There are many types of water filtration — including activated carbon, ion exchange and mechanical filter systems. Reverse osmosis (RO) is just one type, but it’s perhaps the most comprehensive.
If you’re considering a drinking water filtration system, it’s important to know what makes reverse osmosis stand out. You should also know how RO compares to other water filter solutions. That way, you can choose the best filtration type and get the tap water outcomes you’ve been looking for.
Here, we’ll compare reverse osmosis systems to other water filtration systems so you can make an informed decision.
How To Treat Tap Water: Reverse Osmosis vs. Filtration
There are many types of filtration, which means there are different kinds of filtration systems. They all technically filter your tap or drinking water, but with varying degrees of effectiveness and complexity — which means it’s important to compare different filtration solutions before making a final choice.
Let’s compare two basic kinds of filter systems:
Basic Water Filters
Basic filter solutions include:
- Refrigerator filters
- Pitcher filters
- Countertop filters
- Faucet filters
These systems are designed for simplicity. They’re easy to install and use, and they often come with low price points that make them seem particularly attractive.
Many basic water filtration systems rely principally on activated carbon, though they may employ additional filter media, too. These carbon filters are most often associated with reducing chlorine taste and odor in drinking water. They can also address certain chemicals, such as organic compounds.
However, other materials — including iron and nitrate — aren’t attracted to carbon. That means carbon filtration will likely leave these contaminants in your water if they are present.*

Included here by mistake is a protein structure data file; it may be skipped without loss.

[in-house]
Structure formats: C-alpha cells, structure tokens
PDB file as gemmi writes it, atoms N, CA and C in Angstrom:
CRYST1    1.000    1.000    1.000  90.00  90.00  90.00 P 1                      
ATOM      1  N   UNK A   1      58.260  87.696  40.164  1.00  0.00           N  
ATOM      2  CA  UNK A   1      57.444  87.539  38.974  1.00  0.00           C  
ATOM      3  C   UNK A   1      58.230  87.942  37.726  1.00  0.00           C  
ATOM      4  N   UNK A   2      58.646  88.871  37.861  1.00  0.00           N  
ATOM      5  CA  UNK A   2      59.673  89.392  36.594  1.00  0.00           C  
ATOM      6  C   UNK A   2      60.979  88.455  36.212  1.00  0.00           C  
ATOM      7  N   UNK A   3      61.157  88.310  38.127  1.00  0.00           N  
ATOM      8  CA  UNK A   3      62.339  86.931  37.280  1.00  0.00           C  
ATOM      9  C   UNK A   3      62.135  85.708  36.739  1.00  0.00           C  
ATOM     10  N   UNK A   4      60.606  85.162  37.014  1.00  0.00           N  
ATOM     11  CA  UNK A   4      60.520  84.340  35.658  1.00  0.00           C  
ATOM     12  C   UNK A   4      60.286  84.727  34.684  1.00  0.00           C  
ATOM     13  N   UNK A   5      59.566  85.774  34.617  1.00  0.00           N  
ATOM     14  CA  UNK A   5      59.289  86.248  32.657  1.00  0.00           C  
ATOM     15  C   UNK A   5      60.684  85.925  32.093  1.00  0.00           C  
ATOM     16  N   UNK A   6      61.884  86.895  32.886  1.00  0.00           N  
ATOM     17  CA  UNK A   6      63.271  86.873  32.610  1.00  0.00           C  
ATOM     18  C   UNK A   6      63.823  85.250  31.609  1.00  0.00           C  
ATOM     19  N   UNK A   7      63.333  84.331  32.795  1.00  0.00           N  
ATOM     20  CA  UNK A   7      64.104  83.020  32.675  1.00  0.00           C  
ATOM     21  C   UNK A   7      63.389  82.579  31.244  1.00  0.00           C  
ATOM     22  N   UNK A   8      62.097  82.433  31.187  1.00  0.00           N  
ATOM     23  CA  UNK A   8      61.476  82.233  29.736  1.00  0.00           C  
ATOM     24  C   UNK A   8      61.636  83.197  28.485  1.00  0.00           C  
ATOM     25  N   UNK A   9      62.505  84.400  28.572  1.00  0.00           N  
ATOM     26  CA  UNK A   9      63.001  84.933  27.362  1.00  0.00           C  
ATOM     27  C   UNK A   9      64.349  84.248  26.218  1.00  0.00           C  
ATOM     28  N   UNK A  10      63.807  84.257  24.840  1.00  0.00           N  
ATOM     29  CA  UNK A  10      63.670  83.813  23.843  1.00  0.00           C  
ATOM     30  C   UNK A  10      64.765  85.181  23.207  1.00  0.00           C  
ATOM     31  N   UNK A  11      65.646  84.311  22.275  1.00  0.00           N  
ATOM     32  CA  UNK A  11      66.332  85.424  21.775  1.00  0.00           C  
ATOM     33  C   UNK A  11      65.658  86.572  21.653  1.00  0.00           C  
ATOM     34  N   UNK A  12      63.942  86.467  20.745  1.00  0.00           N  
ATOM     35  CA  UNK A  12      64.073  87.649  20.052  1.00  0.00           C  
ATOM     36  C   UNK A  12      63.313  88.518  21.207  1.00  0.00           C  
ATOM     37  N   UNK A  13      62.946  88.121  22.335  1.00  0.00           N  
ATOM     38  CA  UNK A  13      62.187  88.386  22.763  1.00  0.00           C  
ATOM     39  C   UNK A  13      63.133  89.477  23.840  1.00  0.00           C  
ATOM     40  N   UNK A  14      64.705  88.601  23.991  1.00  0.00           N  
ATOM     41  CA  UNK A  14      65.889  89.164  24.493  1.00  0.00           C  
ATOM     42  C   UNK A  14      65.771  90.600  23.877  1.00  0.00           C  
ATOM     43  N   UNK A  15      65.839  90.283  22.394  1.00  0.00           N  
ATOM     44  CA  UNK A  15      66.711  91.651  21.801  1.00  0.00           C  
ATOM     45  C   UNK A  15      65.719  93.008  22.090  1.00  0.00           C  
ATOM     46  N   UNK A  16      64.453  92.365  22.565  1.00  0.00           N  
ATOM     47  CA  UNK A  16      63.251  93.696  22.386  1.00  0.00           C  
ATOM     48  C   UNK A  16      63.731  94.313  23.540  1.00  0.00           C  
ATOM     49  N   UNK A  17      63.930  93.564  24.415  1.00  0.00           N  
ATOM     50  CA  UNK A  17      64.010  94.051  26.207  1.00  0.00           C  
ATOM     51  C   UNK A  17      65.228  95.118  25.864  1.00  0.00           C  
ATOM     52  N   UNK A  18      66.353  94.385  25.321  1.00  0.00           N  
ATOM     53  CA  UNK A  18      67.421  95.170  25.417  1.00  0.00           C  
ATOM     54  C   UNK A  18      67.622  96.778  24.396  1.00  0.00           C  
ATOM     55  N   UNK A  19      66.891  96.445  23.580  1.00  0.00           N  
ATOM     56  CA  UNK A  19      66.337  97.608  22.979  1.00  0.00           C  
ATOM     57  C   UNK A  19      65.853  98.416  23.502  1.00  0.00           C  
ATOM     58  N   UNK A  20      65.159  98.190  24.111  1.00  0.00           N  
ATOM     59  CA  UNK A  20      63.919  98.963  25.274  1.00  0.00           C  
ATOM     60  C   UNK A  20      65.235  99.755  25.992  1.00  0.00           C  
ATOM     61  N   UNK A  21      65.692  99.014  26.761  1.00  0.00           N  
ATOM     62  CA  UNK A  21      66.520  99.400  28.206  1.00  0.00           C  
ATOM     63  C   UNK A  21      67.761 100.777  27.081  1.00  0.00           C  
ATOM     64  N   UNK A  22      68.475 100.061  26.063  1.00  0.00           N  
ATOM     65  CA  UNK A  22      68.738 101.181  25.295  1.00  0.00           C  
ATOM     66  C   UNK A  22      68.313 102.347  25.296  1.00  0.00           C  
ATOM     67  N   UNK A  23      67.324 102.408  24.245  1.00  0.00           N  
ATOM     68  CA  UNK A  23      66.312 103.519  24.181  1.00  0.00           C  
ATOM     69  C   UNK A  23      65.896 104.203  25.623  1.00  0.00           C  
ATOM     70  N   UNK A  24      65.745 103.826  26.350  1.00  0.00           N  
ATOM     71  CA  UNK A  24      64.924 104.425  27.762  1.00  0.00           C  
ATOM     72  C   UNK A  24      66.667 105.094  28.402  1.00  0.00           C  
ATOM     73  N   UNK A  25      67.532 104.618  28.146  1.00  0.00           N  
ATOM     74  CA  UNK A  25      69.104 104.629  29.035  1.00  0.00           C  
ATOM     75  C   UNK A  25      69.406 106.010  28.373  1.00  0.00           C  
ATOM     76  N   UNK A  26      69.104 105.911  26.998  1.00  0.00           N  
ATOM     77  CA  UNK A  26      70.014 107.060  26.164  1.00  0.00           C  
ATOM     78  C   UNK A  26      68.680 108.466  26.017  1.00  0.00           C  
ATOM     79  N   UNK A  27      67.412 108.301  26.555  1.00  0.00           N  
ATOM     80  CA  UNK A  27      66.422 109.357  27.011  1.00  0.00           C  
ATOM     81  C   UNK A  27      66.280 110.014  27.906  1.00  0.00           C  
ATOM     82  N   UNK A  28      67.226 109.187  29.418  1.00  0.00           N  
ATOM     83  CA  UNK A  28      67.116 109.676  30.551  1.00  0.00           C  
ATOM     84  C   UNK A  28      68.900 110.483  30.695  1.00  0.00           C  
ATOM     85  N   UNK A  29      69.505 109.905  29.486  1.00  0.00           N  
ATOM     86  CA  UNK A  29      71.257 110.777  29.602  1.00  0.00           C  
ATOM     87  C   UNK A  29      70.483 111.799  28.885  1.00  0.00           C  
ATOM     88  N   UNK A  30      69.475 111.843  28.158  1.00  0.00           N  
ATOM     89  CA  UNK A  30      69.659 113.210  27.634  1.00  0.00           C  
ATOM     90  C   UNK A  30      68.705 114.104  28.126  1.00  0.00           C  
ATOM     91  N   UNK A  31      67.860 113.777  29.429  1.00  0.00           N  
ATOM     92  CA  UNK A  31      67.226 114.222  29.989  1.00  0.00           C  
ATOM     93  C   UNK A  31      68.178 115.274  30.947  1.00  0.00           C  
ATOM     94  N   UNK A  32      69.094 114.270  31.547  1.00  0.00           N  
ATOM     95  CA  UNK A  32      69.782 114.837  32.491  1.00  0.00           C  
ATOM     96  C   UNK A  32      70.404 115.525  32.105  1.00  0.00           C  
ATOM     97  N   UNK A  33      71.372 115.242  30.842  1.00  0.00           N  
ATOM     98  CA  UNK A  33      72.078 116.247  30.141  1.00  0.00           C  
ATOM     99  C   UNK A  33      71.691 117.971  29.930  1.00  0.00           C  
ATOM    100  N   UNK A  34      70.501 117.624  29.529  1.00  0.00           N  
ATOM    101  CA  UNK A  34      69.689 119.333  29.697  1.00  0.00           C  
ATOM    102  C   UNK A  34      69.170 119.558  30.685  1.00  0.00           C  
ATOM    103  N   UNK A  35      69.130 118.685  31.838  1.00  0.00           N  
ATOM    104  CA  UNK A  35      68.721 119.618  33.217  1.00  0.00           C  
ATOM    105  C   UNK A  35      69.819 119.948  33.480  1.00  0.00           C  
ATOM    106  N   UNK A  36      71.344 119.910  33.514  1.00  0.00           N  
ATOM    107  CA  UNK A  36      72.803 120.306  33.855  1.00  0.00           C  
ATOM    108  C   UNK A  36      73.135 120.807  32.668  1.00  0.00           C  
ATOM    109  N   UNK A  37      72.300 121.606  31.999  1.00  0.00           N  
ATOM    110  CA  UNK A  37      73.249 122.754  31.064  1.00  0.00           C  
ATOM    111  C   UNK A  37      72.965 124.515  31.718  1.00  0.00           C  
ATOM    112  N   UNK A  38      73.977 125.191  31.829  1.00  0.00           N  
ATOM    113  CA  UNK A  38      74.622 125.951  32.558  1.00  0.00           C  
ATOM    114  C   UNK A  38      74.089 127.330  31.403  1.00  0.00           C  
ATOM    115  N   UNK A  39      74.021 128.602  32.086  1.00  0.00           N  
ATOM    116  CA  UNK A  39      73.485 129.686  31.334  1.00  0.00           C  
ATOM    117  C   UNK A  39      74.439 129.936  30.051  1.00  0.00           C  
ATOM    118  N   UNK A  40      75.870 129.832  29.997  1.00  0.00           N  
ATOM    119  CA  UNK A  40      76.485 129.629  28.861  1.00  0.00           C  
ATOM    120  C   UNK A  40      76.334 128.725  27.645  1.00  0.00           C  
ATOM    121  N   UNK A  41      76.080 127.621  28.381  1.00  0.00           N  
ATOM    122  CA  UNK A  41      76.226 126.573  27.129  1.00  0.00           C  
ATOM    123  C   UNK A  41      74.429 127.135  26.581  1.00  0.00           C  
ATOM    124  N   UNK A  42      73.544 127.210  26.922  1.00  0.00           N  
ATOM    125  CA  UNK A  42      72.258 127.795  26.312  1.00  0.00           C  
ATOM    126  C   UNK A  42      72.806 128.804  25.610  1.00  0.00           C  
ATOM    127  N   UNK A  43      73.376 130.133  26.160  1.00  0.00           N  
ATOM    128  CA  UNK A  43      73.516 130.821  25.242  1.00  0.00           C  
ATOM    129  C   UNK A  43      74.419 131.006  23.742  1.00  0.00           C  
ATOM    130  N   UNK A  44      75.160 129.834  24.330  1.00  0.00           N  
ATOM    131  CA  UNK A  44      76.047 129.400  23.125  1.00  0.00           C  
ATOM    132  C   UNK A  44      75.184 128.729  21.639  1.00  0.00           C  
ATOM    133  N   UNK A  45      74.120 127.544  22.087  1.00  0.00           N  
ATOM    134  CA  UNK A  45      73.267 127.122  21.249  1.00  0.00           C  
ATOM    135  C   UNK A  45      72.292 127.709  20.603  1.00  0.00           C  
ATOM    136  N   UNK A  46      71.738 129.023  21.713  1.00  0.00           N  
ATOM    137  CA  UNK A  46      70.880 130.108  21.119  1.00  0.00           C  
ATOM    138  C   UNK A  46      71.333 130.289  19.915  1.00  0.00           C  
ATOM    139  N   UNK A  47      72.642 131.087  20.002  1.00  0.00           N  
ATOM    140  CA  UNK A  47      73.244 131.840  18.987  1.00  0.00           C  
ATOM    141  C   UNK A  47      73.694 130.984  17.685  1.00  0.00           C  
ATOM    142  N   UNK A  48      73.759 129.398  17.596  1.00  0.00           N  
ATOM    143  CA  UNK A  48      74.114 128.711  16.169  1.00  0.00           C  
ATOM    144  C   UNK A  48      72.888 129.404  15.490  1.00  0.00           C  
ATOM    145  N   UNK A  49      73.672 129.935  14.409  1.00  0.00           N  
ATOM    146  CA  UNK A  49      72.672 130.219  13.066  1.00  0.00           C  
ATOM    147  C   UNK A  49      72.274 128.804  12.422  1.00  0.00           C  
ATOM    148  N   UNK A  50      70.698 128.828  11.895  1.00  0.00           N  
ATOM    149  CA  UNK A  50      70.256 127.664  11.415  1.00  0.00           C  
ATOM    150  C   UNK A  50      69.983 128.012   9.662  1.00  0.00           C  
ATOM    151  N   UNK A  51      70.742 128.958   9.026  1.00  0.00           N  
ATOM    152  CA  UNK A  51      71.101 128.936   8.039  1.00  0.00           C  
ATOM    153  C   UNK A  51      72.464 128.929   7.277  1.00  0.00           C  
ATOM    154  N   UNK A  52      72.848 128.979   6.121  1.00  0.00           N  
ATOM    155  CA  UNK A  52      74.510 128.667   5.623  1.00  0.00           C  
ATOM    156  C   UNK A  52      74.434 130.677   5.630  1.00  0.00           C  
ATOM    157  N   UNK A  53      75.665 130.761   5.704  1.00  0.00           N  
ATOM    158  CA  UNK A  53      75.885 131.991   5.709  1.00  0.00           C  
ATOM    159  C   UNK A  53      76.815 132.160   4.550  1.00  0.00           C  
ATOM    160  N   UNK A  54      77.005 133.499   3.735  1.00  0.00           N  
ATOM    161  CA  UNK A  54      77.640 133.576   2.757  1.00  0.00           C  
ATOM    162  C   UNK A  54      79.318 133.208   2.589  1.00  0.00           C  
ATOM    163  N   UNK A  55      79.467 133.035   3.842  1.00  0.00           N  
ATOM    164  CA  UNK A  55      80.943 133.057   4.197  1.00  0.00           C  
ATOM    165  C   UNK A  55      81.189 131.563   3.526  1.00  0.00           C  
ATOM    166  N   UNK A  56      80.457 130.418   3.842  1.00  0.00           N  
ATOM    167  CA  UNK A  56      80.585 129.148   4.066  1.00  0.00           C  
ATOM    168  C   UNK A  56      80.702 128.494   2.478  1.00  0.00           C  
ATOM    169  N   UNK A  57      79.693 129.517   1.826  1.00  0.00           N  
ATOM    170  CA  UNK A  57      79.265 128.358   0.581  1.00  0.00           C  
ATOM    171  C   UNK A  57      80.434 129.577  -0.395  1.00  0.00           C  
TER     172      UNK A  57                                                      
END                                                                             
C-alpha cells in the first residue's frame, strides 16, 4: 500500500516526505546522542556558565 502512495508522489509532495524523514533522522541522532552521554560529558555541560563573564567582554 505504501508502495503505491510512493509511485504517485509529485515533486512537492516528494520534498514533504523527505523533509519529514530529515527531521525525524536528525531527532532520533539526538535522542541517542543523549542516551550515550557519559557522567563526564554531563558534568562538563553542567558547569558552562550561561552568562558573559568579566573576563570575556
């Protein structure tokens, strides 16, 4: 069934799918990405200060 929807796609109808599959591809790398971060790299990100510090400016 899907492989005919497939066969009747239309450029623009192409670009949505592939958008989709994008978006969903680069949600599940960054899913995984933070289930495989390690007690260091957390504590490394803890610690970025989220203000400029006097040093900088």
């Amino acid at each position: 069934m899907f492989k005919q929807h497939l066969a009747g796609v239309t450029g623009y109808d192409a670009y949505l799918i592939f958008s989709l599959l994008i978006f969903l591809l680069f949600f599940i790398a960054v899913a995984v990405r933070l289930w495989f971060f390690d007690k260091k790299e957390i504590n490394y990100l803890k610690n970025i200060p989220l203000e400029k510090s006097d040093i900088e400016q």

The main thing to remember about basic water filtration systems is that they’re supposed to be simple. They’re a good way to address aesthetic concerns and some contaminants, but they can’t claim to be the most comprehensive options — and they may not deliver the results you’re looking for.
Reverse Osmosis Systems
Reverse osmosis water filtration systems rely on a more in-depth process to address your water quality problems. However, this all happens inside the system, which means an RO filter is still easy to use.
In most cases, RO water filtration begins with one or more basic filter types. That can include sediment and carbon filters that act as the first level of treatment. After that, water is forced through a tightly woven RO membrane. This is where the reverse osmosis process does its job: The semipermeable membrane blocks certain contaminants that a more basic system would miss – some as small as a single atom.
Next, depending on your specific system, your tap water might go through specialty filter types that treat other issues, such as viruses, bacteria, pharmaceuticals, pesticides and more. The filtered water then goes into a holding tank and is passed through a final, advanced carbon filter before coming through your tap.
RO systems provide numerous advantages and are one of the most effective ways to treat your water. They also address the widest range of potential contaminants and impurities, such as:
- Dissolved minerals
- Viruses and bacteria
- Volatile organic compounds (VOCs)
Thanks to built-in carbon and sediment filters, most reverse osmosis systems can do all the same things as your fridge or pitcher filter. It’s the RO membrane and additional speciality filters that makes this drinking water filtration system more comprehensive than most basic solutions.
Choosing Your Water Filtration System
When deciding whether you need a water filtration system, remember that the best option will depend on your needs. In describing the various pros and cons of options such as water filter pitchers, faucet-mounted filters and under-sink filtration systems, the Centers for Disease Control and Prevention (CDC) notes that the ideal solution will depend on factors such as:
Culligan® RO systems are certified to reduce up to 61 contaminants, from lead and arsenic to viruses and bacteria. That’s 12x more contaminant reduction than the leading standard filter pitcher.**